I have a contemptuous relationship with the public sphere (despite have an online blog thinly veiled with anonymity), which causes me to look rather disdainfully on those who update their Facebooks, Twitters, and Tumblrs with pictures of every meal and notes on every trip to the bathroom. What’s even more offensive to me than these transgressions are when people use social media to share things that I find extremely personal and private (e.g. mourning the death of a loved one, the start or end of a serious relationship, professional failures). It always comes across as extremely disingenuous and causes a series of negative reactions in me, from disdainful scoffs to livid phone calls (“Anya, what the fuck is this!? Why is Failed Freshman Math posting ‘it sux that ur mom died, bro’ on Elementary Companion’s Facebook!? Can I send a nasty message? Can we take a golf club to FFM’s car!? JESUS FUCKING CHRIST.”).
So perhaps you can understand why I had a strong reaction when I logged onto Facebook and discovered that my Conservative Cousin (conservative in political views only; girl dresses like cheap call girl) had a secret wedding. Towards the end of last week, Conservative Cousin posted a blurry picture of a tacky diamond-looking ring, which caused me to pause and wonder, “Is that an engagement ring? No way, Movie 43 was in theaters longer than she’s been dating this one, it’s probably just her standard mobile update of whatever jewelry/hooker heel/too-tight dress she’s currently sporting,” and went about judging the other posts on my newsfeed. Fast forward to Saturday, when I pulled up my web browser to see pictures of her in a white veil and mini dress posted from “Paradise,” Nevada, which I quickly learned is someplace within Las Vegas (the wedding district? A skeezy motel?). And it’s obviously not actually a secret wedding if she’s posting all over Facebook about it, but none of her family members (including her parents, of whom she is the only child) were present at the wedding or invited (I can only assume), so I guess it’s more like the actual definition of eloping, which always strikes me as completely bizarre to actually do for anyone who isn’t a pair of star-crossed teen lovers.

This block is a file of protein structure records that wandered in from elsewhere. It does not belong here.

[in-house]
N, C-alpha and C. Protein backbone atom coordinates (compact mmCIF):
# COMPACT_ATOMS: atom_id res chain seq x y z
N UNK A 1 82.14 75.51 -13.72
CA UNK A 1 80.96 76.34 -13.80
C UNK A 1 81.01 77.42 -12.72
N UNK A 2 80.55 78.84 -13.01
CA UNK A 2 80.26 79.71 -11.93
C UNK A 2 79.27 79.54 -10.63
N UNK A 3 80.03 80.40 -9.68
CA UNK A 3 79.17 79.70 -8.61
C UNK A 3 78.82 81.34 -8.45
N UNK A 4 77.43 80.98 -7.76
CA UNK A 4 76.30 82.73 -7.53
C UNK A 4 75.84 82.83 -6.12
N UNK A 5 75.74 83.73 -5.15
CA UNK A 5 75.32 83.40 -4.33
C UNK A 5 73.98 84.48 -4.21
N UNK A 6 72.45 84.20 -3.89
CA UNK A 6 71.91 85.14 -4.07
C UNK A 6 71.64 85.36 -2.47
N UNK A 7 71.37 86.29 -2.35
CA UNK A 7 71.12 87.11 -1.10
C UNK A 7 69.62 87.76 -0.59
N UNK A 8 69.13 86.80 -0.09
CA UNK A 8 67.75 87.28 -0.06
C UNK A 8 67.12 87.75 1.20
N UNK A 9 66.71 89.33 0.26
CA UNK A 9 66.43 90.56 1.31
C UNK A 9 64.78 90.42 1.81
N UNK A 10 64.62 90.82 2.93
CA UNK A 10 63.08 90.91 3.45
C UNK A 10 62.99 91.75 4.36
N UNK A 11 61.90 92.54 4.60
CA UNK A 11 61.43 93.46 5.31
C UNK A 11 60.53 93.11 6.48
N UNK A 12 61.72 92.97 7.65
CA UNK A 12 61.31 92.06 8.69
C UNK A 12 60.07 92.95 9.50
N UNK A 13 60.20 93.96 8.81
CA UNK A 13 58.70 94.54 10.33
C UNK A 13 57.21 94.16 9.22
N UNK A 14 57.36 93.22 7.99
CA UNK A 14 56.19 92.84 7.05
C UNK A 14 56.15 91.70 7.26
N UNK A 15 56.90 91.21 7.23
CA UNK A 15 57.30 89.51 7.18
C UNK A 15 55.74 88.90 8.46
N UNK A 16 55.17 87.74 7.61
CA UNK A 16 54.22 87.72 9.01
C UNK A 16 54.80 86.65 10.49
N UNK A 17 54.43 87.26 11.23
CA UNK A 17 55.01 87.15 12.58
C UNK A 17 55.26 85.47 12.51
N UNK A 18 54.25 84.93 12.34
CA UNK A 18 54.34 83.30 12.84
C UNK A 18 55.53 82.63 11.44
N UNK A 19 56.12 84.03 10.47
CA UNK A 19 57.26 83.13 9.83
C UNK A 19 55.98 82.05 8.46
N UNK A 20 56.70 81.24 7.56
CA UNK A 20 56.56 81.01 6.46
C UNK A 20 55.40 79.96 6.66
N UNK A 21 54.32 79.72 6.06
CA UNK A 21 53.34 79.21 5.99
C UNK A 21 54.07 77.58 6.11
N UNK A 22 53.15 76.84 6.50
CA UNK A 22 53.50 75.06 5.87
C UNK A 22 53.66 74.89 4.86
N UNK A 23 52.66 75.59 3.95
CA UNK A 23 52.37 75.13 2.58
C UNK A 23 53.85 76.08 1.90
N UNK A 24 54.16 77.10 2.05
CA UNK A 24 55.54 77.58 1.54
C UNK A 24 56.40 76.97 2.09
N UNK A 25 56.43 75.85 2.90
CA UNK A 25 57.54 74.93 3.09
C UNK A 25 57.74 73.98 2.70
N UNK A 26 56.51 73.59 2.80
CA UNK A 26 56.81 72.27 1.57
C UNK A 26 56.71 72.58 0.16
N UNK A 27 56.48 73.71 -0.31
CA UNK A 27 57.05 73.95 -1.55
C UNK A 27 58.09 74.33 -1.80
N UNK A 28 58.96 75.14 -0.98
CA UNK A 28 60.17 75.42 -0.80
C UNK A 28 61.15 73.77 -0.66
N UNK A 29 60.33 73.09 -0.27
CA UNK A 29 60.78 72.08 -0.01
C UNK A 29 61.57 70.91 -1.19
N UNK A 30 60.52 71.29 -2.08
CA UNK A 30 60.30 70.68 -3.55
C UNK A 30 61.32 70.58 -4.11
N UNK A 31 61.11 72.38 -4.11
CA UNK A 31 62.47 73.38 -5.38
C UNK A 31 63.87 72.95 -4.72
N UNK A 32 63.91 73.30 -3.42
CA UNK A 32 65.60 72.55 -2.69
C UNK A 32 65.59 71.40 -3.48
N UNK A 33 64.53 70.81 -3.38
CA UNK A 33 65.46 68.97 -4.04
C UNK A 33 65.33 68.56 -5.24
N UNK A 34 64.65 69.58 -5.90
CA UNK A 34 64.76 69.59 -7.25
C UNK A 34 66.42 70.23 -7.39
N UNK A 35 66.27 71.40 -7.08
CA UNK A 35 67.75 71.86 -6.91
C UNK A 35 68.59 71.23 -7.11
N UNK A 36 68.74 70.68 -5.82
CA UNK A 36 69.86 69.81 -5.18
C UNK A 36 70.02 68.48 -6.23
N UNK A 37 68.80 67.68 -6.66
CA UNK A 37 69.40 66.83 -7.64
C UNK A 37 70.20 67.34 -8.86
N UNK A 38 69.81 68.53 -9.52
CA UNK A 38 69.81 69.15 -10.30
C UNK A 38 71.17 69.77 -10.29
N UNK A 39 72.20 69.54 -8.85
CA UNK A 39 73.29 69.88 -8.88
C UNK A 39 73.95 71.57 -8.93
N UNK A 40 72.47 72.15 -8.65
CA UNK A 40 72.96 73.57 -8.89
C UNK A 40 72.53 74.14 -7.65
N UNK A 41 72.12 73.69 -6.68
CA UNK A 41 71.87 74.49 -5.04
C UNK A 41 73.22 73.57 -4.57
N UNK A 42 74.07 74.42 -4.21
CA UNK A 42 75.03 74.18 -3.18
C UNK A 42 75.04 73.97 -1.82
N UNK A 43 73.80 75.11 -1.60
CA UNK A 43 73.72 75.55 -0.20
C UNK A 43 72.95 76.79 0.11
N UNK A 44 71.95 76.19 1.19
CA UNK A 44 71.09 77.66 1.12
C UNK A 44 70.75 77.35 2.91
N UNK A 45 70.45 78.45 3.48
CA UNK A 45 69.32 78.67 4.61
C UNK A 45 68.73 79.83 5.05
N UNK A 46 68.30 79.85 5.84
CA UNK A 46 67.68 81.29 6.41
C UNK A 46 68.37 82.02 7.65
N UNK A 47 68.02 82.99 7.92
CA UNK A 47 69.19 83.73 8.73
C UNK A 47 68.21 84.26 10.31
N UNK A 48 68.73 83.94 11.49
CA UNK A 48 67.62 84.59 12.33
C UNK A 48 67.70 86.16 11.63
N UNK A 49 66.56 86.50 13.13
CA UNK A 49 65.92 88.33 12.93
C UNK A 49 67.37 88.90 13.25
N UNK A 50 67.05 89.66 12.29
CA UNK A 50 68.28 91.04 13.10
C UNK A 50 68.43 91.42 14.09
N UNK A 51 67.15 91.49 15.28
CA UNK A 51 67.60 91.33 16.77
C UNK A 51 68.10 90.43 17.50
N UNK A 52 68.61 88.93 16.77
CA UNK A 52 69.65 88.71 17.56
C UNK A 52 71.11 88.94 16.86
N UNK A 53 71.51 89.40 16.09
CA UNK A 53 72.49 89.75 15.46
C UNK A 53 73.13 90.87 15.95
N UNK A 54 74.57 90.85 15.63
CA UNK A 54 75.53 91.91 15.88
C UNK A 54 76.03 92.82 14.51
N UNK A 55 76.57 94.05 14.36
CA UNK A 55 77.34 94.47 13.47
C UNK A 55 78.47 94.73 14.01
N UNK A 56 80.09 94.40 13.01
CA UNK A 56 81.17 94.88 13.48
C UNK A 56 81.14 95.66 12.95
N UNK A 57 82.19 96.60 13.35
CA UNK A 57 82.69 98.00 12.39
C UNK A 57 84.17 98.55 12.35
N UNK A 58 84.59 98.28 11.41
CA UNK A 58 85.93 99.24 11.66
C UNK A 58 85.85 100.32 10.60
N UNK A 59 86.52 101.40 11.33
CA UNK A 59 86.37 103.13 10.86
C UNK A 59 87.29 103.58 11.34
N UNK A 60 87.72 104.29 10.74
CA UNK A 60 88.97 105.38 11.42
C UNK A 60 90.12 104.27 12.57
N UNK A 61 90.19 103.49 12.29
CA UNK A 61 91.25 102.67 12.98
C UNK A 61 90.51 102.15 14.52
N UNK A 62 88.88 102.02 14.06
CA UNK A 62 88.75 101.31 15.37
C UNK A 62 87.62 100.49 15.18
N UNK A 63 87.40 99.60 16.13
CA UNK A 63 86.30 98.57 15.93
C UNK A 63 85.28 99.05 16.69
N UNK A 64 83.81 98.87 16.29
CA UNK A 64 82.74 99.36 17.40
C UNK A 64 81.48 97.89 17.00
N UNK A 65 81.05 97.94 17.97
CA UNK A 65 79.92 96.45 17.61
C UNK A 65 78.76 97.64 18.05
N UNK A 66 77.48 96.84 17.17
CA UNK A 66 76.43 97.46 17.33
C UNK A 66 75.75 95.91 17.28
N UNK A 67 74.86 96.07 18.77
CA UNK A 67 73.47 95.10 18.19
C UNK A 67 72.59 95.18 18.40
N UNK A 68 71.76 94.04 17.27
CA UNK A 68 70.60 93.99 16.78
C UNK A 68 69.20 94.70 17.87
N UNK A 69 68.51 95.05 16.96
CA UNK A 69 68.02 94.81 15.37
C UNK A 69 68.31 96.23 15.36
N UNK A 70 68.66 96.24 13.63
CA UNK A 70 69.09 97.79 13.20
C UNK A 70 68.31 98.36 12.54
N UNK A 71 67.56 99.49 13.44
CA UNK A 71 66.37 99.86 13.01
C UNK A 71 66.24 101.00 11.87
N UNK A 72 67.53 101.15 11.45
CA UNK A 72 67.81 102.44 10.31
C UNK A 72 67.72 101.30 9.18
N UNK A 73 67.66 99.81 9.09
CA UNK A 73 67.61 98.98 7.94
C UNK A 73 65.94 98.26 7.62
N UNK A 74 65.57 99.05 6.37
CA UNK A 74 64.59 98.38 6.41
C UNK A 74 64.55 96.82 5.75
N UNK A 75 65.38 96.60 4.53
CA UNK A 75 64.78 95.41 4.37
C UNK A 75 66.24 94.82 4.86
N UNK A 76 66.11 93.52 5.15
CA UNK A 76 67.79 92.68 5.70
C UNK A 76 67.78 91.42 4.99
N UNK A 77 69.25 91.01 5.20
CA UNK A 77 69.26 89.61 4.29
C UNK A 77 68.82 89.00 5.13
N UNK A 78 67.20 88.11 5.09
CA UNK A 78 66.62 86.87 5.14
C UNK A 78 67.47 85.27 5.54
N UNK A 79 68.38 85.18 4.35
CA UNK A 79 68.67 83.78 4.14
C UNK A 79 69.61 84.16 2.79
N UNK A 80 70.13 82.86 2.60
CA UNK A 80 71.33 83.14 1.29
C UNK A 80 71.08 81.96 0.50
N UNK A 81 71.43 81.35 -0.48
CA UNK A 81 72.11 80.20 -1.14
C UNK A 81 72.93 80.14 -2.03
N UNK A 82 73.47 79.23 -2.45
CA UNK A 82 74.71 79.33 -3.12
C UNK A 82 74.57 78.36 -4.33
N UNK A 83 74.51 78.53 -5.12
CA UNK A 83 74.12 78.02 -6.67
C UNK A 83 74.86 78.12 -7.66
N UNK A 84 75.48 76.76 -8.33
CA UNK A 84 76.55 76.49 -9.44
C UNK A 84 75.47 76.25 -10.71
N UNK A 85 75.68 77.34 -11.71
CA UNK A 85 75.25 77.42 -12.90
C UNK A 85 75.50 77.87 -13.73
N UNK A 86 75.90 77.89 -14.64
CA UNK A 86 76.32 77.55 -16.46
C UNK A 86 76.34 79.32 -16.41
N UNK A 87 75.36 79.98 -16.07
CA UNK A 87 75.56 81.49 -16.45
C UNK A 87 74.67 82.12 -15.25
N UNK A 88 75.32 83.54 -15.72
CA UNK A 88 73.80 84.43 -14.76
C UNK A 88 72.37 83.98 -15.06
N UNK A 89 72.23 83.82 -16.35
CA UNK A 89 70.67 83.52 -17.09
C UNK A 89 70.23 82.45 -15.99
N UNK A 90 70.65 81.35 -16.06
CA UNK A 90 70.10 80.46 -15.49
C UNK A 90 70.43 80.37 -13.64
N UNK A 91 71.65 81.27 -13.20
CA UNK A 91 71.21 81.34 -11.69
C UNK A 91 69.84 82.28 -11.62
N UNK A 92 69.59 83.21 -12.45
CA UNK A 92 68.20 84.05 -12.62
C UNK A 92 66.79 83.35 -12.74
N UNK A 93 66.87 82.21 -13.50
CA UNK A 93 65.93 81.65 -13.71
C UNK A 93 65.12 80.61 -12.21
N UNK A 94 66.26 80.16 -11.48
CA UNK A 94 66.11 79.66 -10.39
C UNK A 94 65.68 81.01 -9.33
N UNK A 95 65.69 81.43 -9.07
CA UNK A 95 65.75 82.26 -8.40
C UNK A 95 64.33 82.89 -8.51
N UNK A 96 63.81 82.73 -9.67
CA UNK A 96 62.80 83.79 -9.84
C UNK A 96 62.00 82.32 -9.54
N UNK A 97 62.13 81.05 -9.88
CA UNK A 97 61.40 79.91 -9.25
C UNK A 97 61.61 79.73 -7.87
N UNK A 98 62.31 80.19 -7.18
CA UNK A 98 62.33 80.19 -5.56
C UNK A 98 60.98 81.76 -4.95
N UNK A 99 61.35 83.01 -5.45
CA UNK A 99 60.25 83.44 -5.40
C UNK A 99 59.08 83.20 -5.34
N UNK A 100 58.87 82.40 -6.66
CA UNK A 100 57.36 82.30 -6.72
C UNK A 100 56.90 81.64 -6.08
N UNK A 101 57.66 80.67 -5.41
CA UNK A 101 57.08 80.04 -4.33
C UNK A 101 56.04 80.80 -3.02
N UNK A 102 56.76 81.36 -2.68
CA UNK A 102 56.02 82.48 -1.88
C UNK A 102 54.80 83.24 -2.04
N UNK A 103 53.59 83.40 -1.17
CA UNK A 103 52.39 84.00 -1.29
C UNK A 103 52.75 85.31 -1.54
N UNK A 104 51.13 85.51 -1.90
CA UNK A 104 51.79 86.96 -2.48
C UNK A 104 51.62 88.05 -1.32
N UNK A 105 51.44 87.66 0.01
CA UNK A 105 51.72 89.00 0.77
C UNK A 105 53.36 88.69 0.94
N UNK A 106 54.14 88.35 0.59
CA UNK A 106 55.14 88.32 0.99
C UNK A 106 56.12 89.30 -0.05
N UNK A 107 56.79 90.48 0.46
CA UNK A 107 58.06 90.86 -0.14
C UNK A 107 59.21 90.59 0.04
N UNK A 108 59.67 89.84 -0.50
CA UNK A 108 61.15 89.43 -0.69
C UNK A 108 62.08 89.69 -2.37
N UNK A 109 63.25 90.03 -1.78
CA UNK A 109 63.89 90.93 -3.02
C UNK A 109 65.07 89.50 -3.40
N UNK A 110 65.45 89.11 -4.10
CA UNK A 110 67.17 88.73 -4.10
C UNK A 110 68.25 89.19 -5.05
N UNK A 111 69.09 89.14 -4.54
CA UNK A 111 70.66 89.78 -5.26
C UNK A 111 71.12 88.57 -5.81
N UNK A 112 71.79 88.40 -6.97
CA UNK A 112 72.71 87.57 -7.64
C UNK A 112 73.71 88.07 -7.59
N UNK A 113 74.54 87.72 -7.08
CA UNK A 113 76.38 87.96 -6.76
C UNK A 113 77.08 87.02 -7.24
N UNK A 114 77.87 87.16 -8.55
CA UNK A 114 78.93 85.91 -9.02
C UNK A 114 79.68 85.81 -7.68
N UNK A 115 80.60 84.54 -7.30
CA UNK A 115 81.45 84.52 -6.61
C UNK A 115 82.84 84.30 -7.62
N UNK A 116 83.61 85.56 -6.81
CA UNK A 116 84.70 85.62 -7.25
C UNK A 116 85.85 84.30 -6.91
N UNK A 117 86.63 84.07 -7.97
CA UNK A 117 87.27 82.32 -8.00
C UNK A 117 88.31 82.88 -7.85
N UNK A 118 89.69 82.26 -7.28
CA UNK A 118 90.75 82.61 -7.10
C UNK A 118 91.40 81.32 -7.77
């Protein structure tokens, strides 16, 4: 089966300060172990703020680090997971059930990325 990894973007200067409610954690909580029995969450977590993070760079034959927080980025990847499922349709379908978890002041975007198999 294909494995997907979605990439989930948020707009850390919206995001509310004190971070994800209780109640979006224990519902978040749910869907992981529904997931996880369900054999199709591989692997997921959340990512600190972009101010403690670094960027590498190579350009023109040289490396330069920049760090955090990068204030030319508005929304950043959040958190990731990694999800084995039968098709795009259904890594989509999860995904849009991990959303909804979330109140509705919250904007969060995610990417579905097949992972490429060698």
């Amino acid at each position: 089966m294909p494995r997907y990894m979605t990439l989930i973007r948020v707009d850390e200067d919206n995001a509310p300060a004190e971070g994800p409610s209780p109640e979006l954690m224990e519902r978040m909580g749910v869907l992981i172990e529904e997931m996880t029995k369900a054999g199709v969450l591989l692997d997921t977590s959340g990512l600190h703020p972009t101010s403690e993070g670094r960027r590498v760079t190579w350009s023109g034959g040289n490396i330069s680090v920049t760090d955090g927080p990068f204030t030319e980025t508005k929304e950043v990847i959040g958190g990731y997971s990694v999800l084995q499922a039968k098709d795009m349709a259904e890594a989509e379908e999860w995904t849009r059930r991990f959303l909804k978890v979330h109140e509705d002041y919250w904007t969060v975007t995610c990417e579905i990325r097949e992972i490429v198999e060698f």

|Ah, to be 14 and have absolutely no concept of reality.|
My thoughts in approximate order:
“Thank god I didn’t have to go (to this one).”
“I have to have call my brother.”
“Here’s my trump card for whenever Mom tries to make me see her/be nice to her or defends her in any way.”
“Can you have a bachelorette party by yourself?”
“Wait, is she actually wearing- Yep.”
“The ‘sanctity of marriage’ at its finest...”
After getting over the initial glee and subsequent critiquing, I called my brother and announced, “Drop whatever you’re doing and get on Facebook. Go to Conservative Cousin’s page and enjoy. I’ll wait.” He did so and we had a nice group chuckle. After a brief debate over whether the dudebros from the “reception” were random douchebags or friends of her husband’s (siding with randos), we discussed how to break the news to our mother. While we were both having quite the time over this revelation, we doubted that our mother would find it quite as humorous as we had. In lieu of making a belated Save the Date with one of their classy Vegas hotel pics, it was decided that I should just call her and relate the story in a serious-sounding manner.